Parents Don’t Have to Justify a Child’s Mental Health Treatment
In my line of work I run into many people engaged in the mental health system in different ways. Many people are patients, naturally, but many are the loved ones of patients as well. And some of these loved ones are parents. And some of these patients are children.
I have publically stated previously how shaky I am on the concept of children and mental illness; which is to say that I’m very critical of labelling children with a mental illness when we don’t even have formal diagnostic criteria for mental illness in children (except for things like ADHD/ADD). I’ve also said that I’m even more critical of putting children with their growing brains on psychotropic medication when we aren’t even fully aware of what these medications will do to adult brains long-term, let alone developing ones.
Nevertheless, parents don’t have to justify their child’s mental illness or the treatment of that mental illness to me or anyone else.
Children and Bipolar Disorder
We know very little about most mental illness in children. One of the things we do know, though, is that about 20-30% of adults with bipolar disorder showed signs of the illness before adulthood. Also,
- About 1% of adolescents have bipolar I (same as adults)
- About 0.2% - 0.4% of children have bipolar
- These numbers appear consistent across cultures
And while I hate the idea of labeling a child with a mental illness, sometimes it is appropriate.
Children and Bipolar Disorder Treatment
The treatment of children with bipolar disorder is much like the treatment of bipolar disorder in adults, mostly because we just don’t know of anything better at this point in time. Childhood treatment includes:
- Inpatient treatment
- Behavioral therapy
- Electroconvulsive therapy (this is rare)
- Environmental changes
And keep in mind, most parents try the least invasive forms of treatment, often for years, before they’re willing to try anything like medication. And while I’m highly against medicating children – in some cases it is the best choice.
Judging Parents of Children with Mental Illness
The fact is that you can be the very best, most caring and most well-adjusted parents in the world and still have a mentally ill child.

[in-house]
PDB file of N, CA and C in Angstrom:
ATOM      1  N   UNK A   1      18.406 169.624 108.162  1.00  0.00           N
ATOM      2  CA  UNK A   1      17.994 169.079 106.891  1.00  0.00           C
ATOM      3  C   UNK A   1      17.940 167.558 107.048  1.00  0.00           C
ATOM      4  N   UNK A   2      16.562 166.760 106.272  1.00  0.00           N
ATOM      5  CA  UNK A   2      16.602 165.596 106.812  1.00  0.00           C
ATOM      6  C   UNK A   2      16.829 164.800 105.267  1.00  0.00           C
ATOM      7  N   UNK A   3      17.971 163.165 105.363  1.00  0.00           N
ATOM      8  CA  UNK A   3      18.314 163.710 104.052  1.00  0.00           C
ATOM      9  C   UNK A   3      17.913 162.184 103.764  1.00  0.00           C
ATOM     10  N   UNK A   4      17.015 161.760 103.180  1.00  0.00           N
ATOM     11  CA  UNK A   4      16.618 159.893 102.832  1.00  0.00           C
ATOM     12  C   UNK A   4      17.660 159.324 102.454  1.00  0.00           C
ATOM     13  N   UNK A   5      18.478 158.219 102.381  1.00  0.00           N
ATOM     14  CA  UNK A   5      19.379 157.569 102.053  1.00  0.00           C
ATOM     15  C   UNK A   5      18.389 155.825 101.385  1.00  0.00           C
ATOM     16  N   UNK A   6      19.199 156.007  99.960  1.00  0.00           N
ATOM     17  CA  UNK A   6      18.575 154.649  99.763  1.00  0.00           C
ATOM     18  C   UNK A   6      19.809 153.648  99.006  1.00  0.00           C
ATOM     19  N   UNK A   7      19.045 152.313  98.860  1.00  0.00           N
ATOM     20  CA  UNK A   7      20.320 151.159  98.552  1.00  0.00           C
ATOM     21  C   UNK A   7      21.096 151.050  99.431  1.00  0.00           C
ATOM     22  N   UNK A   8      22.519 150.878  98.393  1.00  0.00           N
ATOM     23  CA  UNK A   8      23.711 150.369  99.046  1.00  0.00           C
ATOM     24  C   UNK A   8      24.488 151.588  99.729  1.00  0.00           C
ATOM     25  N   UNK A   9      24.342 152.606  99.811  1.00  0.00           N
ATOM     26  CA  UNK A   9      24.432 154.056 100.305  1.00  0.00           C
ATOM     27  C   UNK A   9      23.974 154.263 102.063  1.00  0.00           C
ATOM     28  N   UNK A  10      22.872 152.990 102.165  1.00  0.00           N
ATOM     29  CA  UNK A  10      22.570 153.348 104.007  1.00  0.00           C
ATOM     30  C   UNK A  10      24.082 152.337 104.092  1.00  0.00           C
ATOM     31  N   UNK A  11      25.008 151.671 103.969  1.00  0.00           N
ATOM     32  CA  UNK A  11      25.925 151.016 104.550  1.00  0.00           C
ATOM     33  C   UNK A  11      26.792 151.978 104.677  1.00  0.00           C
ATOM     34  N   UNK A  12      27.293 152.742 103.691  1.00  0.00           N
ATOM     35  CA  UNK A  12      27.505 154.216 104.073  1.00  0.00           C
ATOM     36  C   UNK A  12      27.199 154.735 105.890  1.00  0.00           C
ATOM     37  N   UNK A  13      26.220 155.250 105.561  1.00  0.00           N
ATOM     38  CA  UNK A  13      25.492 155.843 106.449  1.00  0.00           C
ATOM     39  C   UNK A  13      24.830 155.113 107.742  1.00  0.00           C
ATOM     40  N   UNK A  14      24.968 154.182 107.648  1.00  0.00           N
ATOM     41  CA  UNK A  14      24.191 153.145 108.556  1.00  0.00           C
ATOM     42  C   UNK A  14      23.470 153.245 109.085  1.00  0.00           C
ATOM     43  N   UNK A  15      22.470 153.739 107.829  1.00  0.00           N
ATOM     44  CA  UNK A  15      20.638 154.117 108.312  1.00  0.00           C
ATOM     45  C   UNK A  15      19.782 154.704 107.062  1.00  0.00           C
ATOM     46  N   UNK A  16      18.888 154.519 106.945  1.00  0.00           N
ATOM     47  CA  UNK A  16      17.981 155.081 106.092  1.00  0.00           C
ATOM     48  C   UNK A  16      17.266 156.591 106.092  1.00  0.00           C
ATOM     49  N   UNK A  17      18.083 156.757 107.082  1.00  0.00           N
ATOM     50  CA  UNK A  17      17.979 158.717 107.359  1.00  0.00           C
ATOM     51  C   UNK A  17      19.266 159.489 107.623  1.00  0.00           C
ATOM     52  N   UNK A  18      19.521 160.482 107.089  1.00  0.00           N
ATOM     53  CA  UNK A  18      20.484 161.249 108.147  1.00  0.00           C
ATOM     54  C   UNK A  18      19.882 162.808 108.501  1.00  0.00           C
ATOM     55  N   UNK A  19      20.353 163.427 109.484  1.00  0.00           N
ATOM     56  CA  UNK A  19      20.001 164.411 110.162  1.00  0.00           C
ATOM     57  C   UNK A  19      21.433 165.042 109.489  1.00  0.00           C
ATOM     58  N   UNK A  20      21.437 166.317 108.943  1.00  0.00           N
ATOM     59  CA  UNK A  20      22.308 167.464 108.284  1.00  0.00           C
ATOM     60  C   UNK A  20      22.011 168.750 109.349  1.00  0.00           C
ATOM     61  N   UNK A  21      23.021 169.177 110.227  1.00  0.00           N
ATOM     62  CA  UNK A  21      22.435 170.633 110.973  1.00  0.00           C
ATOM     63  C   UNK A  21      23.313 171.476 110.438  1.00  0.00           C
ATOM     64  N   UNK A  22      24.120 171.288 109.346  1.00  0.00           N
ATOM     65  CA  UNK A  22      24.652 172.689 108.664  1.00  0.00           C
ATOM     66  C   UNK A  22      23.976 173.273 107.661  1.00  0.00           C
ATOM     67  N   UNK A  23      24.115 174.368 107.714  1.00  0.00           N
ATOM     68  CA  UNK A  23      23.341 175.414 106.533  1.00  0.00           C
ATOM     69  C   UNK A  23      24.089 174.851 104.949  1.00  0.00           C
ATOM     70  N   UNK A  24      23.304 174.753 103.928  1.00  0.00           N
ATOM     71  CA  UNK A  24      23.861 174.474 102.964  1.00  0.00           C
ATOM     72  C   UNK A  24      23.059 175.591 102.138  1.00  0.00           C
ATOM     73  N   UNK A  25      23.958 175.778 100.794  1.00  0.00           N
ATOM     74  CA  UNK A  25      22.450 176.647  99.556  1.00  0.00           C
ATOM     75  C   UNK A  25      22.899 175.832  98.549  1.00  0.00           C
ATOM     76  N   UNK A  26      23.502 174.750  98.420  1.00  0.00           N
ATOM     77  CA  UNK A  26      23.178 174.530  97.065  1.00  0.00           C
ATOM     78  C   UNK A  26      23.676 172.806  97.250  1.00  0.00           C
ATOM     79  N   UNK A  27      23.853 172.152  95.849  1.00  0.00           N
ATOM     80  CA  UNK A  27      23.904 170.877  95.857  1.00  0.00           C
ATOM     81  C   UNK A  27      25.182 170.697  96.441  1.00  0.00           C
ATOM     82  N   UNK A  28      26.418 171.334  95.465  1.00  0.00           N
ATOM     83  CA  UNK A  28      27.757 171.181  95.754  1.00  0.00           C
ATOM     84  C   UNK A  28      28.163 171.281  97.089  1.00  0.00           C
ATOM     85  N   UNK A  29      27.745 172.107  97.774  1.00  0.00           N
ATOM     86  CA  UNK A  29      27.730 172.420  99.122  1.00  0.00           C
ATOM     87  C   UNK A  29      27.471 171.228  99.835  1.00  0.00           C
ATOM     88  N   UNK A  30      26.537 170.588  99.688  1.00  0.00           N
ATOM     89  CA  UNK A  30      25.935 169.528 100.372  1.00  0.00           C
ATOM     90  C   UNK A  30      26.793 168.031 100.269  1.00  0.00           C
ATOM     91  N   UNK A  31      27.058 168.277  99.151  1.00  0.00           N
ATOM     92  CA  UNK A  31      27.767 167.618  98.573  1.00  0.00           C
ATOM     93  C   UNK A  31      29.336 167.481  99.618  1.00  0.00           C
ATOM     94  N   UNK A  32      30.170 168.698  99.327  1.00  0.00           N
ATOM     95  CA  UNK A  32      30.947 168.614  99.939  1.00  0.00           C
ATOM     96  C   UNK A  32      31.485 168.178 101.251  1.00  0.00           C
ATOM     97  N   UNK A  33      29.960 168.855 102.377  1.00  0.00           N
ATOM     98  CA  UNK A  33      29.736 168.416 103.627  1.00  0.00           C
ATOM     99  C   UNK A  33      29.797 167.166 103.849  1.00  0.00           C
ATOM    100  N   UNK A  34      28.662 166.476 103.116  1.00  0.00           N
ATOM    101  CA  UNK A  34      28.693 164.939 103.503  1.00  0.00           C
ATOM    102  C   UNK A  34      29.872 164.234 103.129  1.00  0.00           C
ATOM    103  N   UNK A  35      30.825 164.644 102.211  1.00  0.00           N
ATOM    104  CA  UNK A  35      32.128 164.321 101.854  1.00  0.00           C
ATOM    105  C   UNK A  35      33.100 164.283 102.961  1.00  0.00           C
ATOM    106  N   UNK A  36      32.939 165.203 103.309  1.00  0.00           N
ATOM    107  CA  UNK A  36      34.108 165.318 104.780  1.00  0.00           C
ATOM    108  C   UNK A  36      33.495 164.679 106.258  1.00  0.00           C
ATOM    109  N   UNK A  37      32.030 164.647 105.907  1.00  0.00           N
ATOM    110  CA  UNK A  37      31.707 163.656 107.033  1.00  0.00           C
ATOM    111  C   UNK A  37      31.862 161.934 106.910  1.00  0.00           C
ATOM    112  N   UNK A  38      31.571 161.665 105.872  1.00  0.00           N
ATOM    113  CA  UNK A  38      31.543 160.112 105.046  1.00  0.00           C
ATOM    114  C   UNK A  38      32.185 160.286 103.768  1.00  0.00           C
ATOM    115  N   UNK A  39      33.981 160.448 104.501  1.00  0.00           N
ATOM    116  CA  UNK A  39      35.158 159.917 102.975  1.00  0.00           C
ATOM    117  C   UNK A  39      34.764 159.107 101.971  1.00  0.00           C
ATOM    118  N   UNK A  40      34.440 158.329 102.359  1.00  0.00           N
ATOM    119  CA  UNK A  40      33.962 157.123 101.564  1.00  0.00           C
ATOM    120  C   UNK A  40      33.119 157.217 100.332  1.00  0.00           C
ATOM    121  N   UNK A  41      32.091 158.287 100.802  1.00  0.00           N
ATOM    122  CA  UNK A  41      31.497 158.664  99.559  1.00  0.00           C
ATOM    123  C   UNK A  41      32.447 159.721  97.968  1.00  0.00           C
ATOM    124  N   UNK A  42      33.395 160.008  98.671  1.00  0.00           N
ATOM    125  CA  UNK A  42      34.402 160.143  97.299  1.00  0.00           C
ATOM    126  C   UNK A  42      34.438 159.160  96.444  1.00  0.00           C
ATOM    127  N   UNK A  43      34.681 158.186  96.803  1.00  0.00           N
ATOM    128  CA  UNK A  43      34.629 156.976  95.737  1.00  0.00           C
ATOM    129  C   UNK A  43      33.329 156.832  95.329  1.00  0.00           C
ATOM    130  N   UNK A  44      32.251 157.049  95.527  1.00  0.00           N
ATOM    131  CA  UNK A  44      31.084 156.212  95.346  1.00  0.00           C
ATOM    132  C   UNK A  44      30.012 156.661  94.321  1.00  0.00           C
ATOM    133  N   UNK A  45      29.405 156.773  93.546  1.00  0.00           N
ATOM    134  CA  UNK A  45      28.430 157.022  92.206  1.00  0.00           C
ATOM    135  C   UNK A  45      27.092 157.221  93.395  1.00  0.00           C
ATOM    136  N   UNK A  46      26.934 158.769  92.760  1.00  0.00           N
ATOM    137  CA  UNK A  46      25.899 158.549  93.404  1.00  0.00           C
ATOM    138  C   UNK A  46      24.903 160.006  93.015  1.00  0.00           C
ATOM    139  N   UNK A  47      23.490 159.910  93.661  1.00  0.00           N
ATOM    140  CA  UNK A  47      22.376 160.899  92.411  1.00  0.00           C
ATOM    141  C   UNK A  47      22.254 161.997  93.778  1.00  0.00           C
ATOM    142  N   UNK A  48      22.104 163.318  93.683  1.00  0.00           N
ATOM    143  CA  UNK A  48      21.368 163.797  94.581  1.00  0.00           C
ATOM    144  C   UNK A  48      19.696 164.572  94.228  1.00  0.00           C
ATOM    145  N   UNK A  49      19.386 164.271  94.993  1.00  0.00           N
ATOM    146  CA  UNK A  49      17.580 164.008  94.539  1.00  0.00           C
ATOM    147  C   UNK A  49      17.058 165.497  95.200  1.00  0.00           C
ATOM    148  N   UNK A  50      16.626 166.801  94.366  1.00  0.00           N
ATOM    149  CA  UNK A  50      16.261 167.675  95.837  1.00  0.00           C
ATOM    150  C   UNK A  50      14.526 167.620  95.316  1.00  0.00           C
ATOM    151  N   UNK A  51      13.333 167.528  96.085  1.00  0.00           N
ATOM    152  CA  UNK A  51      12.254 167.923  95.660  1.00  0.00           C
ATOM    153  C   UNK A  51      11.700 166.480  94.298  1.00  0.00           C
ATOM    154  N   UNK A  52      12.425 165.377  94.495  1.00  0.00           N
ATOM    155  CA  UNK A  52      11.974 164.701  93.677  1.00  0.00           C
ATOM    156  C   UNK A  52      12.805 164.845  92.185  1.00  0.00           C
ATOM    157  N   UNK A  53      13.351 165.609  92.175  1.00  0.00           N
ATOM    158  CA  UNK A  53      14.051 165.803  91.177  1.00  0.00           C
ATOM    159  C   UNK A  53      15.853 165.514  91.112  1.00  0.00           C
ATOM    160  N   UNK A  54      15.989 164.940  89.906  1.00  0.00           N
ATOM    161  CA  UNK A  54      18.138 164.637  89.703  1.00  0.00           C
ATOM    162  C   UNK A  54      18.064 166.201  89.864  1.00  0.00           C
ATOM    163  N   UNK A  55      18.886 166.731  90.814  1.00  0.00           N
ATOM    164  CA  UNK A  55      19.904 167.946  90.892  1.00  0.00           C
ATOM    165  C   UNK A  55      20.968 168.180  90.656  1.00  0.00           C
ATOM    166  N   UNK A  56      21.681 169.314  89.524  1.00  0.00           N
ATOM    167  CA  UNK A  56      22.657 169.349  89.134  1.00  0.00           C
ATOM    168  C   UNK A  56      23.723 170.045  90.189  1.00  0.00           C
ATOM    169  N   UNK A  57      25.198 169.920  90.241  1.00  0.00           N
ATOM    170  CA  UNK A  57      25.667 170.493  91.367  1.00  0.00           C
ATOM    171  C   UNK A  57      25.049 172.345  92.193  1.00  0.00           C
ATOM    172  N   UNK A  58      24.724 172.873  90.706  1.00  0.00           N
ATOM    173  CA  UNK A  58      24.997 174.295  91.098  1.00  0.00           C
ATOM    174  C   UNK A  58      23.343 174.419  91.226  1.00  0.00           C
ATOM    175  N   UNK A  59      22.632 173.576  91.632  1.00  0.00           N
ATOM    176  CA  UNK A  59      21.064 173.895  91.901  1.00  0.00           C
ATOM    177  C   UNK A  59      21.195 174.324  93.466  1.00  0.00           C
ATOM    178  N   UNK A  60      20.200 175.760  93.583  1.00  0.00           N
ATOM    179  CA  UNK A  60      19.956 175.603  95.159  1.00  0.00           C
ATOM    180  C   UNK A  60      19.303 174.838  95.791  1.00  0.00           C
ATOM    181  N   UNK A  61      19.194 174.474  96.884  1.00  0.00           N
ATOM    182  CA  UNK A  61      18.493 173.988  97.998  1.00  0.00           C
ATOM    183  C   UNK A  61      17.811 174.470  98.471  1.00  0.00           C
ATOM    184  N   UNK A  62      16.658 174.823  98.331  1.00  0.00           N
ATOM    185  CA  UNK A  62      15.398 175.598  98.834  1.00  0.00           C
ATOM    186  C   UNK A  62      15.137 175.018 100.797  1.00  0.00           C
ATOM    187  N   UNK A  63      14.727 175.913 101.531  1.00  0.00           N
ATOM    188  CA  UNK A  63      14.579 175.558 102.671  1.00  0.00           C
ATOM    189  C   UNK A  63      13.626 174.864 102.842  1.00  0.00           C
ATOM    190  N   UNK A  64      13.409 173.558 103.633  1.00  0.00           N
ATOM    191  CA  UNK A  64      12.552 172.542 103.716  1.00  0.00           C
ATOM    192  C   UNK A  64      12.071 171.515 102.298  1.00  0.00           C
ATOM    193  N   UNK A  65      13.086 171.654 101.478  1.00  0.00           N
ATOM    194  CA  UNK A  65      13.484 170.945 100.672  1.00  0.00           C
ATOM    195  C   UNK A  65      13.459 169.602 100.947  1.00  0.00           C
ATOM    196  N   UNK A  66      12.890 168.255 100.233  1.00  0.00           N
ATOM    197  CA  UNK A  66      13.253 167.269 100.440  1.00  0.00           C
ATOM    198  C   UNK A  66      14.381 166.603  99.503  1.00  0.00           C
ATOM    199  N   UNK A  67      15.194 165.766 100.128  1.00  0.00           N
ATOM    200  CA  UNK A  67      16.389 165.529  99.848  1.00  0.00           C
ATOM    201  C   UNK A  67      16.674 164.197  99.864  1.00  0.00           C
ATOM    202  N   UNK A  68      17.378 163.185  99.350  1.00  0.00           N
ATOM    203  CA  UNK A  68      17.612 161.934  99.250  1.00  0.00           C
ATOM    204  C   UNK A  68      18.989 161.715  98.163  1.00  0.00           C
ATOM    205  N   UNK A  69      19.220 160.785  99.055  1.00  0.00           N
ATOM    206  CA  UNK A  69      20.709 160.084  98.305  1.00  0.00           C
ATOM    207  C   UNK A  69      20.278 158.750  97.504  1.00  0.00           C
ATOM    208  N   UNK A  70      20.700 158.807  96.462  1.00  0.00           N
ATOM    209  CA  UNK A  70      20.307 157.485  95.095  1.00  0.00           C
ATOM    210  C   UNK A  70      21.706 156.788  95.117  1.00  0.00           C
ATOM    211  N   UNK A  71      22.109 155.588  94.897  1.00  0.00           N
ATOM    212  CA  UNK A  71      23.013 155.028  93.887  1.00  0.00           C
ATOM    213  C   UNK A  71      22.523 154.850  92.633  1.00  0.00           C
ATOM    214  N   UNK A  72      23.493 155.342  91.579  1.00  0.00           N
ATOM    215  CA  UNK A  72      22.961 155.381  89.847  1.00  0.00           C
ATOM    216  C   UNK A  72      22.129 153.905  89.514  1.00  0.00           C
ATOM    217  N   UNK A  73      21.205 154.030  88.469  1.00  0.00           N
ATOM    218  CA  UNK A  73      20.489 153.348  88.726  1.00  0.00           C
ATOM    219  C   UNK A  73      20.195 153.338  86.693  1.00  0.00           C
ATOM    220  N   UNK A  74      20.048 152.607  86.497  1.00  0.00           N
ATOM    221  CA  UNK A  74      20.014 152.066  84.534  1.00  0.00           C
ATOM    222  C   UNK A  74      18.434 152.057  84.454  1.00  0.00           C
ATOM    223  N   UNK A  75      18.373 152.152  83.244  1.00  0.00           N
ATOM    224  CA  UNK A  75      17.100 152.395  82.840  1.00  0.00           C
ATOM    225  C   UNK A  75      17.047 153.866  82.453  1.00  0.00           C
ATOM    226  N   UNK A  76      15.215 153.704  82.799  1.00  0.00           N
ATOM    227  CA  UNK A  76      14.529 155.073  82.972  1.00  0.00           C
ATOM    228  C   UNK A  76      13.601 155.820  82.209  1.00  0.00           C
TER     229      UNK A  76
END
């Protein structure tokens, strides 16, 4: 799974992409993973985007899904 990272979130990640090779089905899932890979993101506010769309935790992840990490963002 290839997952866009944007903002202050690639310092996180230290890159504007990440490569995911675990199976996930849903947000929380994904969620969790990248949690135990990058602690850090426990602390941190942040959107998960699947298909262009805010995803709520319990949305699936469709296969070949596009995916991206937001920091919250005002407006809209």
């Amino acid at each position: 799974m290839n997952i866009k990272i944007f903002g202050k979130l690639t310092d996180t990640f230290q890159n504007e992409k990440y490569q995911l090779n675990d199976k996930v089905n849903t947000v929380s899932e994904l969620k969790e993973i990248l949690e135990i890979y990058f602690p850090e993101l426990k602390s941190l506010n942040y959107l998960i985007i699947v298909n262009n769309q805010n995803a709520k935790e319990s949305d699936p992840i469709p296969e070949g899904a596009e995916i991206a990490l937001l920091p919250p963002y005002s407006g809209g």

And it’s important to remember that parents don’t cause mental illness. Yes, bad parents can increase the chances of mental illness in offspring, but no, they don’t cause it and it’s not fair to blame them like they do. I’m the first one to blame parents for bad parenting – believe me – but it’s not fair to tar and feather all parents with this brush just because some parents don’t know how to, well, parent.
Justifying the Treatment of Mentally Ill Children
And from the parents I talk to, it seems that people do judge them. Judge them very harshly. People assume that parents are to blame for the child’s mental illness and that the treatment being applied to the child isn’t “right.” I understand what facing this judgement is like. People judge me for my illness and my treatment, and it's even worse for parents of mentally ill children.
But my point is, and it’s an important one – it’s not fair to judge parents for the diagnosis of their child or the chosen treatment. These people do not have to justify their choices to anyone and you cannot possibly understand what it’s like to be them or what it’s like to be a mentally ill child. You have no idea what it’s like to face a severely ill child. You have no idea what it’s like to have to make the impossible choices that these parents face. You have no idea what these people have been through. You have no idea how hard these parents have tried.
In short, the only people capable of making accurate diagnosis and treatment decisions for a child are the doctor, the parent and possibly the child (if they’re old and mature enough) and that’s it. They’re the only ones who truly understand the situation and the rest of us should just learn to be supportive, as that’s what people facing this crisis really need – not more judgement.
Tracy, N. (2012, August 28). Parents Don’t Have to Justify a Child’s Mental Health Treatment, HealthyPlace. Retrieved on 2019, July 17 from https://www.healthyplace.com/blogs/breakingbipolar/2012/08/parents-dont-have-justify-childs-mental-health-treatment
Author: Natasha Tracy
I also agree with Sarah's comment that "secure people don't judge". I also think a lot of judgements are based on ignorance. so good on Natasha and others for talking openly about mental illness!
I am not saying that having these fears make it ok to judge others, it doesn't. I am just stating an observation. A very sad observation at that cause as you stated these parents need support. I think instead of judging and blaming others people should admit their fears and face them by educating themselves about mental illness, demand and fight for more funding for research into mental illness in children from the government, be supportive of these families to try to help these kids have the carefree, fun lives that all children deserve to have as much as possible. Be a part of the solution instead of the problem. If they are not capable of that then at the very least they should follow the golden rule, "do unto others as you would have them do unto you." In other words, keep their mouths shut.